British folk singer Roy Harper appeared today in an English court to face charges of sexually assaulting a pre-teen girl in the Seventies. The singer, 72, faces nine counts, according to the BBC: two counts of sexual assault on a girl under 13, three charges of indecently assaulting a girl under 14 and four for gross indecency with a girl under 14, all related to the same victim. The abuse allegedly began in 1975, when the victim was 12 years old. Harper did not enter a plea during his brief appearance in Hereford Magistrates’ Court. He’s due in Worcester Crown Court on December 2nd.
Harper, who now resides in Ireland, was a cult favorite among Seventies rock groups. He sang lead vocals on Pink Floyd‘s song “Have a Cigar” from the band’s 1975 album Wish You Were Here, and in 1970, Led Zeppelin toasted him on the track “Hats Off to (Roy) Harper” on Led Zeppelin III and later took him on tour with them. Jethro Tull frontman Ian Anderson once named Harper as a major songwriting influence, and indie rockers Fleet Foxes have cited him as a musical inspiration. Harper’s 70th birthday concert in 2011 featured appearances by Page and Joanna Newsom.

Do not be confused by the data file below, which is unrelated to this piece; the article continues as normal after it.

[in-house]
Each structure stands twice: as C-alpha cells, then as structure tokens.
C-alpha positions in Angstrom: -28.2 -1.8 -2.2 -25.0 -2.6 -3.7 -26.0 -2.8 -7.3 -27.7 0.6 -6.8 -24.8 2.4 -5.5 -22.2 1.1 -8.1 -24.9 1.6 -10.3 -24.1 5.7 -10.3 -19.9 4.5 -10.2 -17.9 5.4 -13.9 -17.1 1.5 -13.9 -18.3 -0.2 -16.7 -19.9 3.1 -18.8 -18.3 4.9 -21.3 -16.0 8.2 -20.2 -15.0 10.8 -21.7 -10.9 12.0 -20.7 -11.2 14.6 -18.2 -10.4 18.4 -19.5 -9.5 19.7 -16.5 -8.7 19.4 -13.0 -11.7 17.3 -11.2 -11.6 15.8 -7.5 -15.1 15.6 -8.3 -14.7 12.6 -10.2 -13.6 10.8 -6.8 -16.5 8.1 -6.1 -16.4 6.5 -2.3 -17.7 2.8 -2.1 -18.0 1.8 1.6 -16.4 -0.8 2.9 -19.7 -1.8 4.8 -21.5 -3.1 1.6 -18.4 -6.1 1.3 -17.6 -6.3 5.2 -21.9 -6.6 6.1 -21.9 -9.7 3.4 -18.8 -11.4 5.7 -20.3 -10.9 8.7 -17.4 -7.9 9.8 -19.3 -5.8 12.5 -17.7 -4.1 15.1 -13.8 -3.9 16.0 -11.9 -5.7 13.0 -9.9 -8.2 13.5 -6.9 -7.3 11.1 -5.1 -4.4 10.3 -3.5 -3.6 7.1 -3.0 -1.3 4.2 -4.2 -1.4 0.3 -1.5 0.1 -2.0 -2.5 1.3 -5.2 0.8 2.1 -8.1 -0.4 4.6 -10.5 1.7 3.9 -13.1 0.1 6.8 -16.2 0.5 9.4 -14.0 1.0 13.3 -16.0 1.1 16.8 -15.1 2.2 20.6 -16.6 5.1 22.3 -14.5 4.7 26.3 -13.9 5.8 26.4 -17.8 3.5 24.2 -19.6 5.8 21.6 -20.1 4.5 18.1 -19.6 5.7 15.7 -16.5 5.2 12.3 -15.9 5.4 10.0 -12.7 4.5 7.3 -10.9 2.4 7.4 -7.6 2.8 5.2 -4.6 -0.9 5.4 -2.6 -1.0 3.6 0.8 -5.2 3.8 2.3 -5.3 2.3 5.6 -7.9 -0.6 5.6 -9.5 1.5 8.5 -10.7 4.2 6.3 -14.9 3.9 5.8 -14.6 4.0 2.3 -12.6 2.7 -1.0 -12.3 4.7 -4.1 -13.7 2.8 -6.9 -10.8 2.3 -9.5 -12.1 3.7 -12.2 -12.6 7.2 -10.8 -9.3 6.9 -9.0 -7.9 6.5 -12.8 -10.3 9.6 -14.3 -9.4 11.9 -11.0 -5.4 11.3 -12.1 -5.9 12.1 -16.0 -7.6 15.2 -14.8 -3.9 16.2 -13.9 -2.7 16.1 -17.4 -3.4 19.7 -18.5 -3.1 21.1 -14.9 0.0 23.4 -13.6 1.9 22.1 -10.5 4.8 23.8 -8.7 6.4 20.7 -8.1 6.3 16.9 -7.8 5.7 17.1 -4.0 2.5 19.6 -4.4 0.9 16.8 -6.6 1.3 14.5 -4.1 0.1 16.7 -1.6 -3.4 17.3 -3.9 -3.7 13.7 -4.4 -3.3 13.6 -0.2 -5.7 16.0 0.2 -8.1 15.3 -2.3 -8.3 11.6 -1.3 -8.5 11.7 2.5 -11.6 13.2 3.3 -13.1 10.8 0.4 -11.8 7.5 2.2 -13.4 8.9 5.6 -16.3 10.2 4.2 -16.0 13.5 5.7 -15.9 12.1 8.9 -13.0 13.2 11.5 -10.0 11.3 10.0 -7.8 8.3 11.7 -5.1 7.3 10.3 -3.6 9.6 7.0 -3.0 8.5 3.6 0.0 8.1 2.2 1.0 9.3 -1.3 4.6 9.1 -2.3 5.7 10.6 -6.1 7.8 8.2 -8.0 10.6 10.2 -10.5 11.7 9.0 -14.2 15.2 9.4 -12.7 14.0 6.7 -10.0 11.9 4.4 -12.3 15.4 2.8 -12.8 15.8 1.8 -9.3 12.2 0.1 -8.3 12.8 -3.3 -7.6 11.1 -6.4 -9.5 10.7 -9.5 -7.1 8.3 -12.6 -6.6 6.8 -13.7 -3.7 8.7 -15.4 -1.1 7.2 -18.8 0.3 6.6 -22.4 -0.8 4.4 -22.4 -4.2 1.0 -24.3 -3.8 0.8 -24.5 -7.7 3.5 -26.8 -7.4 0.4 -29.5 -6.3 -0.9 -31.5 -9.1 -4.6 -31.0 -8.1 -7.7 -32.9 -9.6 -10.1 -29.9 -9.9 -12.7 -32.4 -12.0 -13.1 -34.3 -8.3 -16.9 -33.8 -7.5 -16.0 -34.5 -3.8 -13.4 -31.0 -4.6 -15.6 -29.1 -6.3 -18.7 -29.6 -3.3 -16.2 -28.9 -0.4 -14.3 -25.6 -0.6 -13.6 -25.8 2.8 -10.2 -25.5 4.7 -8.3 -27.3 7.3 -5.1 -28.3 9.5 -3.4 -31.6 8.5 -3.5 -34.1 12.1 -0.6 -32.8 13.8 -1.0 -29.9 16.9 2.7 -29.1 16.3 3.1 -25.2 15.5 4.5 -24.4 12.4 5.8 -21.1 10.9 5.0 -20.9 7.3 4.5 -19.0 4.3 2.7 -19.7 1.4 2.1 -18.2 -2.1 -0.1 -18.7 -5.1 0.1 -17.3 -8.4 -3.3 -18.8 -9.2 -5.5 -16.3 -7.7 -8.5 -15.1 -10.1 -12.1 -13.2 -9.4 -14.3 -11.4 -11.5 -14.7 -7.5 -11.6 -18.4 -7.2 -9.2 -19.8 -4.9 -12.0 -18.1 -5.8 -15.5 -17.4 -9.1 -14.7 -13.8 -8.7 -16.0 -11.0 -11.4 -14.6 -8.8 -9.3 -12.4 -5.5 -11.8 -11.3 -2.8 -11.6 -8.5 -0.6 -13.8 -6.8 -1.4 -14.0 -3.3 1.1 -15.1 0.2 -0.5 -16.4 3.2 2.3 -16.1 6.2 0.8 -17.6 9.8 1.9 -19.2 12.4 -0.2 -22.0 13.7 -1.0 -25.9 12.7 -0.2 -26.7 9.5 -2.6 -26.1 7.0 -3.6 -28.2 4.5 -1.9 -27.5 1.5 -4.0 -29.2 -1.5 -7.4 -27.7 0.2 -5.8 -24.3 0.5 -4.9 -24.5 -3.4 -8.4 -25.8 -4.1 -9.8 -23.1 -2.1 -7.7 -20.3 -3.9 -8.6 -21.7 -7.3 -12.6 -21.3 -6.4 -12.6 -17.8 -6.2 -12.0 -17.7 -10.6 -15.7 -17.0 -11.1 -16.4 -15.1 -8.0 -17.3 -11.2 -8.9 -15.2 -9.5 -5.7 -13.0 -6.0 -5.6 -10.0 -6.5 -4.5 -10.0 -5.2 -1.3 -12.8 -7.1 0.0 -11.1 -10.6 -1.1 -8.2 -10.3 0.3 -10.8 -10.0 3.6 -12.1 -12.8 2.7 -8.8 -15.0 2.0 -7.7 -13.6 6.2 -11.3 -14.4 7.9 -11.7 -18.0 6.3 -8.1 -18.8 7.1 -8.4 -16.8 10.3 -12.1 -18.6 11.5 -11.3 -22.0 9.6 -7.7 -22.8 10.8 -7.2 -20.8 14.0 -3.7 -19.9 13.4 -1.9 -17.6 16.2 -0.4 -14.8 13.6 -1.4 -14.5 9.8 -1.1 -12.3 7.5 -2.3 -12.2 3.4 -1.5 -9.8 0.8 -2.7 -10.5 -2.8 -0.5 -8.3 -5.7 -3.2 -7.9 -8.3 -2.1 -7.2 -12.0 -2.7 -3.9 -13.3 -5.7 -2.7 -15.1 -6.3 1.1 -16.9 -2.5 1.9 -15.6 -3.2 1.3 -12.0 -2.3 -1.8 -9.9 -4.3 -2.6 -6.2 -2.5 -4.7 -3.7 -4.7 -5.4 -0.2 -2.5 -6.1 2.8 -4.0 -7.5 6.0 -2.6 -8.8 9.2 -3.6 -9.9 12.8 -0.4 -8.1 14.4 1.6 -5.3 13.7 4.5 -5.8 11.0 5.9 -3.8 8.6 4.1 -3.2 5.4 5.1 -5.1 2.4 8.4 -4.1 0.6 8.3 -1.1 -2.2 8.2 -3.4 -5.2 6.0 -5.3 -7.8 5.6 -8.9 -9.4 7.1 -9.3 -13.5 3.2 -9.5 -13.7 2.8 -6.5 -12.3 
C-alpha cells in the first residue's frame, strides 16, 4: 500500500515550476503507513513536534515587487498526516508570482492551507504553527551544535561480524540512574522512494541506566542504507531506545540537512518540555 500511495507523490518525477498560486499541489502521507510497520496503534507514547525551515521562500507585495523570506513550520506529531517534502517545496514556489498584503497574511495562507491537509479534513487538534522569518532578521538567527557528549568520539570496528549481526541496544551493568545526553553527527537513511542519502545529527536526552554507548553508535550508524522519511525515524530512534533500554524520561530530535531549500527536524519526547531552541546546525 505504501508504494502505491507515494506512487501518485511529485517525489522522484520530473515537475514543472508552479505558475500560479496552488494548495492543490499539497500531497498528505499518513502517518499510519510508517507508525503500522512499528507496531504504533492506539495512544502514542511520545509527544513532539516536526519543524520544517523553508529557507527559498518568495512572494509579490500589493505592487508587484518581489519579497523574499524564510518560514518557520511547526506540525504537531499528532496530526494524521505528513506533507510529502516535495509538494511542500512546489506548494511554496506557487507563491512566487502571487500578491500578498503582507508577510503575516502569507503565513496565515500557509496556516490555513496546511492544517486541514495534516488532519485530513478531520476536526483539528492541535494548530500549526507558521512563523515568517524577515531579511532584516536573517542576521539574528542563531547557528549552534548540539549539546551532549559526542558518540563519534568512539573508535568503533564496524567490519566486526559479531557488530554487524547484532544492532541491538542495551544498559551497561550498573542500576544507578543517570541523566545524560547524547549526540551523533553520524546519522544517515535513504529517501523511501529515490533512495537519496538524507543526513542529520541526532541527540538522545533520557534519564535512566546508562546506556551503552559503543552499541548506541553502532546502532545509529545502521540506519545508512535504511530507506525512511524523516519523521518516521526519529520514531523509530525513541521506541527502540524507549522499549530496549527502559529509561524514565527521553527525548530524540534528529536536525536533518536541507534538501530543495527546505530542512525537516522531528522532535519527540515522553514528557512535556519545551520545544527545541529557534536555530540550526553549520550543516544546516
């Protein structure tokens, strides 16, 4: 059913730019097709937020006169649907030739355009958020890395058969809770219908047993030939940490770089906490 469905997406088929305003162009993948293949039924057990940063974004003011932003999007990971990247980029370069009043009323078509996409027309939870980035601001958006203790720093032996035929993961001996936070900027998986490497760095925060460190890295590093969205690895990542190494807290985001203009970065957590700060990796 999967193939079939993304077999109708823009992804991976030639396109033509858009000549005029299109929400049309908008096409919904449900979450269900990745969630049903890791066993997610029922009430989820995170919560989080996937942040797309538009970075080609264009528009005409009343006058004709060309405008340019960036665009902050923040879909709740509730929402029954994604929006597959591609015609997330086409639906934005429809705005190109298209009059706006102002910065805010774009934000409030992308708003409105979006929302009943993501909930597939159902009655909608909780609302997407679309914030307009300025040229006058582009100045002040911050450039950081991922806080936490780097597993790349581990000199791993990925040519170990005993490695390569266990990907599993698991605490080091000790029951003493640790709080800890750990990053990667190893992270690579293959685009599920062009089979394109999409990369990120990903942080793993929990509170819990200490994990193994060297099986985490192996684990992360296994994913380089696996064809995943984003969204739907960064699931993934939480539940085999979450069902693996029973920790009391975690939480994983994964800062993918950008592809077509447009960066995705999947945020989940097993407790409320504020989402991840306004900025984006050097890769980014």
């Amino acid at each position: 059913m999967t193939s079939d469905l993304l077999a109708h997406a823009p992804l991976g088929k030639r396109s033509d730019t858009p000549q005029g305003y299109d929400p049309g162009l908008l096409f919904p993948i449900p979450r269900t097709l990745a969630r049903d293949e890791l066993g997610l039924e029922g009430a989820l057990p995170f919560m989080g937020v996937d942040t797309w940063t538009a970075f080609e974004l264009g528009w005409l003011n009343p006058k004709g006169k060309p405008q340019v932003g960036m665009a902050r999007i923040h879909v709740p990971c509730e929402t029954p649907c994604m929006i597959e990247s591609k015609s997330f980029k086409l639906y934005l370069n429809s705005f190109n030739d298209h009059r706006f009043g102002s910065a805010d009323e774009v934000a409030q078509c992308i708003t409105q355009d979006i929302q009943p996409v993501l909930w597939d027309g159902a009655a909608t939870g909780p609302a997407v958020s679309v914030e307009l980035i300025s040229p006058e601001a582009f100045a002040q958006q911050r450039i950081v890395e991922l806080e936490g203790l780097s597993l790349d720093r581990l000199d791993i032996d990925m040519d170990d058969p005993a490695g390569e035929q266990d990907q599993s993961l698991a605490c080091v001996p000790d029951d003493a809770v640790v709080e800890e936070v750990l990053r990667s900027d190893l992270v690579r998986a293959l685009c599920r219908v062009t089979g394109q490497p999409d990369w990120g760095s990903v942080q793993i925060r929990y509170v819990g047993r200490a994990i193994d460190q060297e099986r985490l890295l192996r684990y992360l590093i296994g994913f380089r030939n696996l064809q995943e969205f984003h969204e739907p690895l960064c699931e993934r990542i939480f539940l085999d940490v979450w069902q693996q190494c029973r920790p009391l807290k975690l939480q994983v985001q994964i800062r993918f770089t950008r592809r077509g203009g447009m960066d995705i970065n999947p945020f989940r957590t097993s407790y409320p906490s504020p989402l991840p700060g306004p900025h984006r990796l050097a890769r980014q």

Since 1966, Harper has put out more than 20 studio records. His 1980 album, The Unknown Soldier, featured several songs co-written with Pink Floyd guitarist David Gilmour and a duet with Kate Bush. The track “Short and Sweet” features Gilmour on guitar and can also be heard on his 1978 self-titled solo debut. Harper’s 1985 record, Whatever Happened to Jugula?, featured another song co-written with Gilmour and guitar performances by Zeppelin’s Jimmy Page, who had previously played with Harper under a pseudonym on the 1971 track “Me and My Woman.”
Earlier this year, Harper received the Lifetime Achievement Award at the BBC Radio 2 Folk Awards. In 2005, the British music magazine Mojo awarded Harper with a “Hero Award,” according to The Daily Mail.